October 17, 2018

Traverse Bay Blues

Oct. 9, 2015

Rugby Popularity Boosted around Region by Two Traverse City Guys Named to U.S. World Cup Roster

Claire Denton recalls the day after her high school rugby team won the 2013 state championship for the fourth year in a row. An announcement was made over the speaker at Traverse City West Senior High School: The boy’s ski team had just won a meet.

“We won the state championship and we came to school the next day and no one even said anything,” Denton laughed.

FAMOUS, EXCEPT IN HIS HOMETOWN

That’s the state of rugby in northern Michigan — and around the country, for that matter.

It’s played and followed by a passionate few and ignored by the masses.

Here’s a notable fact. One of the biggest sporting events in the world — the Rugby World Cup — is happening right now in England and two players from Traverse City made the Team USA roster. One of them, Phillip Thiel, has played in World Cup matches watched by millions.

“It’s unbelievable. You play the game in America for fun and for the passion of it,” said Bob Brick, who helped start a men’s rugby club called the decades ago. “To see two kids from Traverse City graduate up to the U.S. team — it’s pretty remarkable.”

Thiel, who plays the position hooker, is an extraordinary player, said Graeme Leask, a Scotsman, a lifelong rugby player and the owner of the Little Traverse Inn in Maple City, a restaurant and pub he’s made a shrine to his beloved sport.

Elsewhere in the world, Thiel is famous, Leask said, but in his hometown, he’s just an ordinary guy.

That’s because rugby is so exotic to most Americans, even though both rugby and American football evolved from soccer. Key differences are that play doesn’t stop for downs in rugby like it does for football, which makes for a faster-paced game; there is no blocking and forward passes are not allowed in rugby; and players don’t wear helmets or pads, which means they are taught to tackle in a manner to prevent head injury.

In August, when the Blues hosted their annual tournament in Traverse City, Thiel watched from the sidelines like anyone else.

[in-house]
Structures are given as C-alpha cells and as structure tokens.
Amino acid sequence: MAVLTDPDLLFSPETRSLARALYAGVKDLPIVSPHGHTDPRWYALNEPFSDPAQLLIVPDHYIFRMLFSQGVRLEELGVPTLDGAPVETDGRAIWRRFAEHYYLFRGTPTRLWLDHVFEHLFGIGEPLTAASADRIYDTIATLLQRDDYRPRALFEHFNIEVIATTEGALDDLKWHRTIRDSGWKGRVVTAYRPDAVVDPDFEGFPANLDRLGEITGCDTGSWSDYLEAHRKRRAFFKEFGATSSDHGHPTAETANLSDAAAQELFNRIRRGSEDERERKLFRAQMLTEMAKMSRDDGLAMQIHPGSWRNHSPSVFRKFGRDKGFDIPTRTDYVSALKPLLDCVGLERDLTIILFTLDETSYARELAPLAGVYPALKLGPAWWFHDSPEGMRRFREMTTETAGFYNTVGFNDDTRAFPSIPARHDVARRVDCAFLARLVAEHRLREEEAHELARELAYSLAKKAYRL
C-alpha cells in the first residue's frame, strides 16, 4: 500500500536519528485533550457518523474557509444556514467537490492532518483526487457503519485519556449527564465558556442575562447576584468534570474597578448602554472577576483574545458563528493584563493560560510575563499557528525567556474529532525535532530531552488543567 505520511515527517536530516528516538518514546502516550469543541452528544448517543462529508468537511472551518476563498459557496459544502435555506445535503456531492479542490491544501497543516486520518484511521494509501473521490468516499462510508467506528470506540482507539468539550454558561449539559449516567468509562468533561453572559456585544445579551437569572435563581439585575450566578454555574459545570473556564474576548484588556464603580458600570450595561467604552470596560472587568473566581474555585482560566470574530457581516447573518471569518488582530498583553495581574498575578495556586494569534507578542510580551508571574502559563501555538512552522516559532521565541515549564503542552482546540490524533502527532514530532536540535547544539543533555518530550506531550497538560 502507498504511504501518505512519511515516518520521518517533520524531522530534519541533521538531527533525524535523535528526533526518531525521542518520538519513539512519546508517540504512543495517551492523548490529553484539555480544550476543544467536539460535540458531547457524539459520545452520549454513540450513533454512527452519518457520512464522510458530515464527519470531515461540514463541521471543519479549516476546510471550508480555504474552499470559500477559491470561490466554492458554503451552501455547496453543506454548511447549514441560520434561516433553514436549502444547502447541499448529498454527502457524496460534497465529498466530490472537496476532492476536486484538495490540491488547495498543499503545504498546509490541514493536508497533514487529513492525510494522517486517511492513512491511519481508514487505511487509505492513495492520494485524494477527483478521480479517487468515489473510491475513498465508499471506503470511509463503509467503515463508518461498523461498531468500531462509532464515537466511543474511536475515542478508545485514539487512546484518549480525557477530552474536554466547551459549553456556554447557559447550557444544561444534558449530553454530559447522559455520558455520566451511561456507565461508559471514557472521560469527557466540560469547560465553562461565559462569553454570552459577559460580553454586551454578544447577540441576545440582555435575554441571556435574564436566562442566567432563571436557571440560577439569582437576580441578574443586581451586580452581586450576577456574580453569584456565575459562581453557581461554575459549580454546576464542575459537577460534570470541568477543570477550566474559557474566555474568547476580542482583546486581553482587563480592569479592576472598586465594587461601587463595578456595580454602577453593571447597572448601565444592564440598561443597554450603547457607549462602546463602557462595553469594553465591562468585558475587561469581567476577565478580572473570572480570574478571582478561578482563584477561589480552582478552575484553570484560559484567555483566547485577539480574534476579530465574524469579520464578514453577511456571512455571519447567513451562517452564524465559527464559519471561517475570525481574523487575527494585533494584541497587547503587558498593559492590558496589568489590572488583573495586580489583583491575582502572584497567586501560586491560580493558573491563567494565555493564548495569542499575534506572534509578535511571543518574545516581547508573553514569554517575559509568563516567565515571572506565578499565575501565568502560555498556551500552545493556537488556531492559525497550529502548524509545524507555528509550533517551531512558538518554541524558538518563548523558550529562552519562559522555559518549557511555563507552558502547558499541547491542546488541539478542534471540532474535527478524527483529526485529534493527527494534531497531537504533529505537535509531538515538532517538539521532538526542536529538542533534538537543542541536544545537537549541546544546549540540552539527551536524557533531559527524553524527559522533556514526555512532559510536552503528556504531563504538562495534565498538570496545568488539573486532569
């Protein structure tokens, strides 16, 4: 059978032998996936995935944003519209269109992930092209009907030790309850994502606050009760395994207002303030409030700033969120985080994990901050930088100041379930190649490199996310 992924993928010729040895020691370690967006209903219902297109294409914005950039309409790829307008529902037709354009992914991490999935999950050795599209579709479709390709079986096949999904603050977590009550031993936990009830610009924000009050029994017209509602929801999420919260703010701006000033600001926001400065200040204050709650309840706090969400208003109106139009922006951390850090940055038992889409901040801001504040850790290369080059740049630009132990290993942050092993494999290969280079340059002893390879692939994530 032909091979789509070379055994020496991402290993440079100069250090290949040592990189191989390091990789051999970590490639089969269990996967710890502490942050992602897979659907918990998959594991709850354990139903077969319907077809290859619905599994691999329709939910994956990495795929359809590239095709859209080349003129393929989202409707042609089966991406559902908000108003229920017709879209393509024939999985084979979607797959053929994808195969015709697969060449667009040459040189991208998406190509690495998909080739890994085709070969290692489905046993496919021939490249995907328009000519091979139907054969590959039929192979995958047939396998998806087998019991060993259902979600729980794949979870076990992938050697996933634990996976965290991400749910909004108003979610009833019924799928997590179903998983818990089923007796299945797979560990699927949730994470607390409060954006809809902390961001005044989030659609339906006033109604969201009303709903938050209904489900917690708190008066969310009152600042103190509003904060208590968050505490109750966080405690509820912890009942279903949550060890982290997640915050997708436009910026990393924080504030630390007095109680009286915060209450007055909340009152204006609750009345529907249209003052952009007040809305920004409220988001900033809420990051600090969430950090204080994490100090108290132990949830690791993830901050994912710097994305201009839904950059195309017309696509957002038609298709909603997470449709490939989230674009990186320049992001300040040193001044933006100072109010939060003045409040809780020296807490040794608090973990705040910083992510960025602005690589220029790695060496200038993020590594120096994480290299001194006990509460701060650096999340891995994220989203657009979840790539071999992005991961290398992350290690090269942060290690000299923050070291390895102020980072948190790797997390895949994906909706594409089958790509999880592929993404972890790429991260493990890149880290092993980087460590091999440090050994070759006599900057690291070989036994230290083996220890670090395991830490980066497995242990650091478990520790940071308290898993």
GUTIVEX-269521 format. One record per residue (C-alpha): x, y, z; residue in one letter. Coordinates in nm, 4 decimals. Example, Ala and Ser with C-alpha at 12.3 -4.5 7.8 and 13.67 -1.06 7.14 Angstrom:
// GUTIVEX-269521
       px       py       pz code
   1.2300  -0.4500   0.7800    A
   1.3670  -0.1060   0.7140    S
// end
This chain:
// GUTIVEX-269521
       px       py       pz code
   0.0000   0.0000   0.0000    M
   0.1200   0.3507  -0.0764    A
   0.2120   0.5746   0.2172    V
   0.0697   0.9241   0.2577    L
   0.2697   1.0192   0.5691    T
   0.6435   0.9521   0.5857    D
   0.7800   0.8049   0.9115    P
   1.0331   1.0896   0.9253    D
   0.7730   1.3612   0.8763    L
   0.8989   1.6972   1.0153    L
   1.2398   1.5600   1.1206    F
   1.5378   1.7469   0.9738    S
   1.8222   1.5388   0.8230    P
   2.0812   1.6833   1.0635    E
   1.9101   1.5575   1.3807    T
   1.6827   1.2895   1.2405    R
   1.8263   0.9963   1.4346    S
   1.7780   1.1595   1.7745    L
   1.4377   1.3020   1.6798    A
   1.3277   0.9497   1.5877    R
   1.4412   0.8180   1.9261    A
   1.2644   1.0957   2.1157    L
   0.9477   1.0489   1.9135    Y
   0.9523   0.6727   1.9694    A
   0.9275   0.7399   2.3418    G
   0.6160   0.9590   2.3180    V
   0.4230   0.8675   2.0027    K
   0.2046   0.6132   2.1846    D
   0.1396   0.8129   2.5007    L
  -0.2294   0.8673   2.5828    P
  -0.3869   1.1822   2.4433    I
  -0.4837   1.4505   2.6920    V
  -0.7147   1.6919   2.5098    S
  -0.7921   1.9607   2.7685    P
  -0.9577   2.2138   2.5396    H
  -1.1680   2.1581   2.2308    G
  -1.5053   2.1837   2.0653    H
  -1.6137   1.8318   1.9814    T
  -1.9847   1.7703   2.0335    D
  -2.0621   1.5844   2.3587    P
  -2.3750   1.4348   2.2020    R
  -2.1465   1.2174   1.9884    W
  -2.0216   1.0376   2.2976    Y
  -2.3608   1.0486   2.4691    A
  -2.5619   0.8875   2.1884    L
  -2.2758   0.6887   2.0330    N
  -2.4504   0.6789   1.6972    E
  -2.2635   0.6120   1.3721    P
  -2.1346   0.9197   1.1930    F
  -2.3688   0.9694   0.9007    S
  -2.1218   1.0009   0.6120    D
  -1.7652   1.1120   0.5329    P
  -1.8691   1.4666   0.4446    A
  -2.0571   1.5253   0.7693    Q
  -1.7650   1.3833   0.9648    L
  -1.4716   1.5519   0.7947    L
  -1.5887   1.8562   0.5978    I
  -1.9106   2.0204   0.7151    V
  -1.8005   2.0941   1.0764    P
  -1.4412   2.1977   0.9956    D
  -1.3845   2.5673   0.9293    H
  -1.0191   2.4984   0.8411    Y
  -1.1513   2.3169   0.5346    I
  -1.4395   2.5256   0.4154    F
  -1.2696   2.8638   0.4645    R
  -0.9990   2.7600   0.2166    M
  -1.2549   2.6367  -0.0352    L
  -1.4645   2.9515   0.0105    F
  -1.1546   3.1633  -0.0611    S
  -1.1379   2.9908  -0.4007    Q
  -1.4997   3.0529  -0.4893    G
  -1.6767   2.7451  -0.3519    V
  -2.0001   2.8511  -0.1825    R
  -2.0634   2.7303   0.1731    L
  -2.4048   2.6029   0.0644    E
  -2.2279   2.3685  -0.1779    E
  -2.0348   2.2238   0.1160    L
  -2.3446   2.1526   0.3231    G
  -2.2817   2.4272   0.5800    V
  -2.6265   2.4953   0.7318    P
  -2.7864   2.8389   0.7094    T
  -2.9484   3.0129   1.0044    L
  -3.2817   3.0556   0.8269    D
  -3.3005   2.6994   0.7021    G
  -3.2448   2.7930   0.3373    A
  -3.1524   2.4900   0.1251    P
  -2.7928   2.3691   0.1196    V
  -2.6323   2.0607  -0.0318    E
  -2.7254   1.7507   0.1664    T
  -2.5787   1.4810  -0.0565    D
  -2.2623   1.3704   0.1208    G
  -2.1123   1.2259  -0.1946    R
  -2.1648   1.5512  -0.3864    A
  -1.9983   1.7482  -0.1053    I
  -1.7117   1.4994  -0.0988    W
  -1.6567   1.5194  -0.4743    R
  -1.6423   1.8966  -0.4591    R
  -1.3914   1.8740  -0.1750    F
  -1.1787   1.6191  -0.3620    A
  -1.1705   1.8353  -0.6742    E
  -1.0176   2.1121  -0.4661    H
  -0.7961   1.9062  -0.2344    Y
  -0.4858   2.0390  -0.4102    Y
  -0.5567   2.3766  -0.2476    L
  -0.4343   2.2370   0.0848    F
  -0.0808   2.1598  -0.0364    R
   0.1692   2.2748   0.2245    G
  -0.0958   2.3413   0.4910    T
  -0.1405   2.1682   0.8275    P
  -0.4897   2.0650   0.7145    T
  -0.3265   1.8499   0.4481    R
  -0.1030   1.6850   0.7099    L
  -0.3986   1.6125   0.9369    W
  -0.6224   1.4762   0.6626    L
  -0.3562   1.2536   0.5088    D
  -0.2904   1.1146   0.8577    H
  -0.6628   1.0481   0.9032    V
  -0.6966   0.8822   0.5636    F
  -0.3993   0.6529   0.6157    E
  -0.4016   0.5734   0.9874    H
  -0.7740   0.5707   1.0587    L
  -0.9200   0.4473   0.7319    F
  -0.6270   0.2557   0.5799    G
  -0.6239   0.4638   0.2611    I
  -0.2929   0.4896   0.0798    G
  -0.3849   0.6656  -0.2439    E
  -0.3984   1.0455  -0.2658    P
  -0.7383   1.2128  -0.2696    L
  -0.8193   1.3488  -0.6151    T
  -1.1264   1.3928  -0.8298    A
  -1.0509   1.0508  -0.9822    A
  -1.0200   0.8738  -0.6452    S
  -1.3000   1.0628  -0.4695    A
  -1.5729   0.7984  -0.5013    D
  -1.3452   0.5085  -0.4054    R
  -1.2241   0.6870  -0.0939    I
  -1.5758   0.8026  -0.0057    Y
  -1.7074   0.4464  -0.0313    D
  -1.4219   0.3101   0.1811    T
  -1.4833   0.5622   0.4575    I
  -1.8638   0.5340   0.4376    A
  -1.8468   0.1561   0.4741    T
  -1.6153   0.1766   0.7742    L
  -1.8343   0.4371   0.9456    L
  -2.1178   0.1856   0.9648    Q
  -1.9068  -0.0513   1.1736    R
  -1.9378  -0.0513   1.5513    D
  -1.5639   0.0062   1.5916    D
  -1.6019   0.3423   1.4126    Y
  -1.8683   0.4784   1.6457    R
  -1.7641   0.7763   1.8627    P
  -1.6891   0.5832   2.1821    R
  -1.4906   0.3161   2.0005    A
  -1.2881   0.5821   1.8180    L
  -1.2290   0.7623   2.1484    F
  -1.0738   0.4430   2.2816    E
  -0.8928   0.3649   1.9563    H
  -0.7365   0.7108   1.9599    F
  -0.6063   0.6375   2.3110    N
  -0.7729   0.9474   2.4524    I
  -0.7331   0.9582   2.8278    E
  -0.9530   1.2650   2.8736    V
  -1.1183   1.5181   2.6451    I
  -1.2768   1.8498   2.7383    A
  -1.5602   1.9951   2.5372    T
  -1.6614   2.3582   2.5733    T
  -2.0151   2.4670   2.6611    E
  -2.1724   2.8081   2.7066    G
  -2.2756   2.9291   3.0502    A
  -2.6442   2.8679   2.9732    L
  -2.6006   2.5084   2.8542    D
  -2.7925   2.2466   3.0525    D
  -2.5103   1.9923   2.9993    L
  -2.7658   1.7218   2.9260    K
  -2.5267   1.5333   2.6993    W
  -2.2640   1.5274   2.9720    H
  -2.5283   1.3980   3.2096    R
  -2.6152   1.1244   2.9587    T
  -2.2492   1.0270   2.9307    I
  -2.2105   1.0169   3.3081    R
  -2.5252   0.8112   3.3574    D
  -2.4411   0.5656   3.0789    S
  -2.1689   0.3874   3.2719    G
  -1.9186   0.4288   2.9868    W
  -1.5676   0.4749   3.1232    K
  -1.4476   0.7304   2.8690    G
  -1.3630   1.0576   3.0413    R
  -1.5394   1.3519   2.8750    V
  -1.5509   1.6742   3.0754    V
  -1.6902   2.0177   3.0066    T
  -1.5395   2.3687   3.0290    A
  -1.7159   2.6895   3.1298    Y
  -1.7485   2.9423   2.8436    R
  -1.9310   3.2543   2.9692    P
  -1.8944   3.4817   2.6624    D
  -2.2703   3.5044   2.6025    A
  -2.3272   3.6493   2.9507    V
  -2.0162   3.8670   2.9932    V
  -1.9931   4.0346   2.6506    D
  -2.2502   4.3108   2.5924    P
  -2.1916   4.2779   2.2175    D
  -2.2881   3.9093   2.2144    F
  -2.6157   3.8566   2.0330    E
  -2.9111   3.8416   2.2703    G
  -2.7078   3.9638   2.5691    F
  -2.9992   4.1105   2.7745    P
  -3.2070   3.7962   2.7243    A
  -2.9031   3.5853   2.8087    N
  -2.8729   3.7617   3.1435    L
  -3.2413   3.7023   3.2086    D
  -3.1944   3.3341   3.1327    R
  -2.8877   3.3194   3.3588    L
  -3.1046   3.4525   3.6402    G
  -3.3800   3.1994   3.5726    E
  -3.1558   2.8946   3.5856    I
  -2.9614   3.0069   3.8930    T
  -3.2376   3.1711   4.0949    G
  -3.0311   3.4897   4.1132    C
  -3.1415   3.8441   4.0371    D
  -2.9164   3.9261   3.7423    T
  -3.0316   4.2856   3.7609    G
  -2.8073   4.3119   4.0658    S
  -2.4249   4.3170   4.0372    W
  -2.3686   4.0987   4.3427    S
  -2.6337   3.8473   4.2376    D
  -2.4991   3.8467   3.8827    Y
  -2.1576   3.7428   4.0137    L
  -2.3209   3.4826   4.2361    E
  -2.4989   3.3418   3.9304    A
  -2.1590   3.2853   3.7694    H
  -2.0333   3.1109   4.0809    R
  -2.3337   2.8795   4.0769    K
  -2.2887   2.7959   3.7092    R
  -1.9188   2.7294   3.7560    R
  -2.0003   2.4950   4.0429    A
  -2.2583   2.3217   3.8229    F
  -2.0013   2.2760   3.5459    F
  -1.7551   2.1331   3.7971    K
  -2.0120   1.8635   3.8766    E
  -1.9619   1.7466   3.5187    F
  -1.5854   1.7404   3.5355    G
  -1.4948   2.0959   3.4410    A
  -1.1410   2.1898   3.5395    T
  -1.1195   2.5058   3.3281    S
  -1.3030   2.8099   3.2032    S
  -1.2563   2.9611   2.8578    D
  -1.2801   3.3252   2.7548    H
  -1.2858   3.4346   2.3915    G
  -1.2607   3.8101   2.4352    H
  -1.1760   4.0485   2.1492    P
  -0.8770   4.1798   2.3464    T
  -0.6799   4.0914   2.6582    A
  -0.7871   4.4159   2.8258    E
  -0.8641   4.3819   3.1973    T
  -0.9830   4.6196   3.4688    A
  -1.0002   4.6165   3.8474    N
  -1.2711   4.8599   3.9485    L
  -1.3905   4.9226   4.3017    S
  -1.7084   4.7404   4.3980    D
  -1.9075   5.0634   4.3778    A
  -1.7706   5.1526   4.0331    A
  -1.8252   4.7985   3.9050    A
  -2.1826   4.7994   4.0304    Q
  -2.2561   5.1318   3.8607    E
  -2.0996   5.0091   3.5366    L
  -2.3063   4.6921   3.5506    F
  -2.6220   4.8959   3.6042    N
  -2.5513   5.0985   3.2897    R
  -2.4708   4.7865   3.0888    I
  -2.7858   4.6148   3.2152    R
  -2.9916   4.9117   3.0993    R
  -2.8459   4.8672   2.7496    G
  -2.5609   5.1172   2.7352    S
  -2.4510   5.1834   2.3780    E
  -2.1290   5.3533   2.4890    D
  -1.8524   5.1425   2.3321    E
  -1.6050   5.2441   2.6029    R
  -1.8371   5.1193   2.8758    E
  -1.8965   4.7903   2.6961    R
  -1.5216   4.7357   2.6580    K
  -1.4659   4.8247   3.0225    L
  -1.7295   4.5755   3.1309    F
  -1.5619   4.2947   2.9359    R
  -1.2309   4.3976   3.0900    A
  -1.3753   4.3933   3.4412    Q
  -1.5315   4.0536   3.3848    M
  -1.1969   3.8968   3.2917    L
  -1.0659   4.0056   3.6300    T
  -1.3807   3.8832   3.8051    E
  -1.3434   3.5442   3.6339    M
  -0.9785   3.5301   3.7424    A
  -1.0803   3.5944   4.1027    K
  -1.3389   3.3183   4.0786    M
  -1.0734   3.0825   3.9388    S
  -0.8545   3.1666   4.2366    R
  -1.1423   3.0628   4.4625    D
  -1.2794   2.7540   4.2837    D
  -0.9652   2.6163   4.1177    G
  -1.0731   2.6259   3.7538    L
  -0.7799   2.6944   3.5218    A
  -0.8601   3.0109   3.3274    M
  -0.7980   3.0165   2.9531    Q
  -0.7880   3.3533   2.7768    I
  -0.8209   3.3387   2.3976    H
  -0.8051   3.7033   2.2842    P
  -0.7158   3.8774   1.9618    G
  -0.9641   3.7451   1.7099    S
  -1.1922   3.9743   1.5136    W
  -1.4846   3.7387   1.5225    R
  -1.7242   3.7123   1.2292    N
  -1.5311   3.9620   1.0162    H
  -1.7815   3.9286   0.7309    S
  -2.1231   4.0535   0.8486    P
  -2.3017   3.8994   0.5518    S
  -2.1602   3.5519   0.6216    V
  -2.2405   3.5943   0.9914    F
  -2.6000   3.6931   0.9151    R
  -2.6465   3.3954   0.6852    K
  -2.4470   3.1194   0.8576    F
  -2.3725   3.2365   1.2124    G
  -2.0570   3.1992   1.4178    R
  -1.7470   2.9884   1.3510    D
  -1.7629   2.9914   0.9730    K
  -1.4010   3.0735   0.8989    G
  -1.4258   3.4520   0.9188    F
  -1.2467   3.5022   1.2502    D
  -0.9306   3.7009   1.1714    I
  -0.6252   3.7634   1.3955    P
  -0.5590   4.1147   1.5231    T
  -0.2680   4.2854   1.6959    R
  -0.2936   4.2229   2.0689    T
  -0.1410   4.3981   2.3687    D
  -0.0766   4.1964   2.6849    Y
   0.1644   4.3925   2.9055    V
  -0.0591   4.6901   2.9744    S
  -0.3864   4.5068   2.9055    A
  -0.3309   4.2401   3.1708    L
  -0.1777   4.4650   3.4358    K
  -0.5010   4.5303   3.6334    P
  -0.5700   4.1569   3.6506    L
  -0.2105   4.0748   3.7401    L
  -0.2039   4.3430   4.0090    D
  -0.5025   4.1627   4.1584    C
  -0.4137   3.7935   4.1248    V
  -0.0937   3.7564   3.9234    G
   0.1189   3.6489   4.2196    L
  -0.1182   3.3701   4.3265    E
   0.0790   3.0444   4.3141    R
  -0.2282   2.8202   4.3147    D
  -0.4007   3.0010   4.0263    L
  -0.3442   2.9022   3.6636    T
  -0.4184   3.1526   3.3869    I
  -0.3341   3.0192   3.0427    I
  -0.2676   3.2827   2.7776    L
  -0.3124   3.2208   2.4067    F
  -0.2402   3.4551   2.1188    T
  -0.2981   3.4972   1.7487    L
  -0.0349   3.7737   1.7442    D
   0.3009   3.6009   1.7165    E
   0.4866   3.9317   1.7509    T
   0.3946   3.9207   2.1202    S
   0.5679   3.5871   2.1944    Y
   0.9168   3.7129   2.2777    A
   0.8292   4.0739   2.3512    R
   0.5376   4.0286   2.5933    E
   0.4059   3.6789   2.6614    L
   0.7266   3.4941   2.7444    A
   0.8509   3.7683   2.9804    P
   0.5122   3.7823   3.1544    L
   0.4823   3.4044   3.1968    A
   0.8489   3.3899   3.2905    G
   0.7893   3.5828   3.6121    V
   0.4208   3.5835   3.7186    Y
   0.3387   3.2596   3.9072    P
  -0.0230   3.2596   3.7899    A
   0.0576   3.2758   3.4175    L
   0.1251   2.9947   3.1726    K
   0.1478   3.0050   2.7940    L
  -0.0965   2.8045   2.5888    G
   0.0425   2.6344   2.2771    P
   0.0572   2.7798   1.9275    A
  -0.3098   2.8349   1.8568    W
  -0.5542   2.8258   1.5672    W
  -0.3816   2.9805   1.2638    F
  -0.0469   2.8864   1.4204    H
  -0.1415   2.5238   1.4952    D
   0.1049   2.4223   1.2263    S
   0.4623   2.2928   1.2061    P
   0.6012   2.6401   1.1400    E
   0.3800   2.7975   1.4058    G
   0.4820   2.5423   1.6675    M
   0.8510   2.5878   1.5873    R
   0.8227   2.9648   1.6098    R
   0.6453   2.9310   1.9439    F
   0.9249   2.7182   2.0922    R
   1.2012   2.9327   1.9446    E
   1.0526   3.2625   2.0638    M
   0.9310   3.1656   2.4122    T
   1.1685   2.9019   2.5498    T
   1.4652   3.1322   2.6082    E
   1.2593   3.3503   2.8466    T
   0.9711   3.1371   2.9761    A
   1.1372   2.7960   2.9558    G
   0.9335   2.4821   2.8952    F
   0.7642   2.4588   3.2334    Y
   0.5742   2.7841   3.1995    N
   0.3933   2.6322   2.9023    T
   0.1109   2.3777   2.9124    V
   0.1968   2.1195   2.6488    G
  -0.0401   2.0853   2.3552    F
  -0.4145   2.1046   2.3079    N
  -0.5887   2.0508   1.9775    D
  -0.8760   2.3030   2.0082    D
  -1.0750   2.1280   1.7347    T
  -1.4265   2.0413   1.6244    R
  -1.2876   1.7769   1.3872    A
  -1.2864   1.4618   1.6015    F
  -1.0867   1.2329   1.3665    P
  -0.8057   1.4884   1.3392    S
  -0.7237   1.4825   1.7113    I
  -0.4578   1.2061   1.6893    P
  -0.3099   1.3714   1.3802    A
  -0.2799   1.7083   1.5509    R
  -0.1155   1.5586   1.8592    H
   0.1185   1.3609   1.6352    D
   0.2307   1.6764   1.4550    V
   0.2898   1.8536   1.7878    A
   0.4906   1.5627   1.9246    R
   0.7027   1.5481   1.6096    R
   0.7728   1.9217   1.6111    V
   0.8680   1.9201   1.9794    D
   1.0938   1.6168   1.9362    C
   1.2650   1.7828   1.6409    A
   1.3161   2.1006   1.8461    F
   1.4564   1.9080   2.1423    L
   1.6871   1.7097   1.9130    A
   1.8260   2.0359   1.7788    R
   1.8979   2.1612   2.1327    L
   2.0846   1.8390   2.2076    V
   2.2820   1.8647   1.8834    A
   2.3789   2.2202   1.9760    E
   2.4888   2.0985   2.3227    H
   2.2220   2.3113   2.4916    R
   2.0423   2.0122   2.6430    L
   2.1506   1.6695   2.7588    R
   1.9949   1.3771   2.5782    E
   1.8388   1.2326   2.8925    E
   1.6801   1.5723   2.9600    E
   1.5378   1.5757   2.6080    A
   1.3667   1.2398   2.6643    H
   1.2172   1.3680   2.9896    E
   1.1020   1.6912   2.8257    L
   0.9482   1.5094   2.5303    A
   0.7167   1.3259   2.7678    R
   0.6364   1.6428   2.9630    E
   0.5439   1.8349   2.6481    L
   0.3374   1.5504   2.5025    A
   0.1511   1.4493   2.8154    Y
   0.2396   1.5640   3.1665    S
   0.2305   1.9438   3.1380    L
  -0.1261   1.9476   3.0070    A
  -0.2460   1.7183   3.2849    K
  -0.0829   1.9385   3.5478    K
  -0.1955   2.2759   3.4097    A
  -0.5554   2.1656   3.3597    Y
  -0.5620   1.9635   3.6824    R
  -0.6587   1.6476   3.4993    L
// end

“The weekend prior he’d been playing in front of tens of thousands of people, playing in Argentina,” Leask said.

Former Empire resident Angus MacLellan was also in the pool of players selected for the U.S. World Cup team, but he was injured before he could be named to the team.

“Angus and Phil are incredible examples of the dedication and effort, and they’re probably very fortunate that they started playing the game here,” Leask said. “They were fed the idea that this is a game you can play for life, this is a way to make a living, and this is an opportunity.”

HUMBLE BEGINNINGS

Bob Brick’s brother Tim said the club Bob helped start in 1974 was the catalyst that led to the development of rugby in northern Michigan, and it explains why two Traverse City players made the World Cup pool.

It began when Bob returned from St. John’s University in Minnesota and didn’t want to give up rugby. At first, it was difficult to find enough players to field a side, never mind people who knew the rules. Brick, the late Dr. Thomas Hall (a successful rugby player at Dartmouth) and Paul “Buck” Fitzsimons (who played at University of Michigan) managed to recruit enough guys to create a rag-tag team. Most of the players didn’t know what they were doing, though, and they usually lost their matches.

One remnant from those early days still exists. Early on, they started an August tournament called the Cherry Pit. They also bought a clubhouse on the Boardman River, a rugby players’ retreat that remains to this day.

The Brick brothers were headed to England to watch some U.S. World Cup matches this month. The plan for the trip was hatched when Bob and another of the original Blues, Bill Miltz, made a pact to go if Thiel made the team. Sadly, Miltz passed away before it was possible.

“So I’m going to honor Bill and all the other players that have ever played for Traverse City,” Bob said.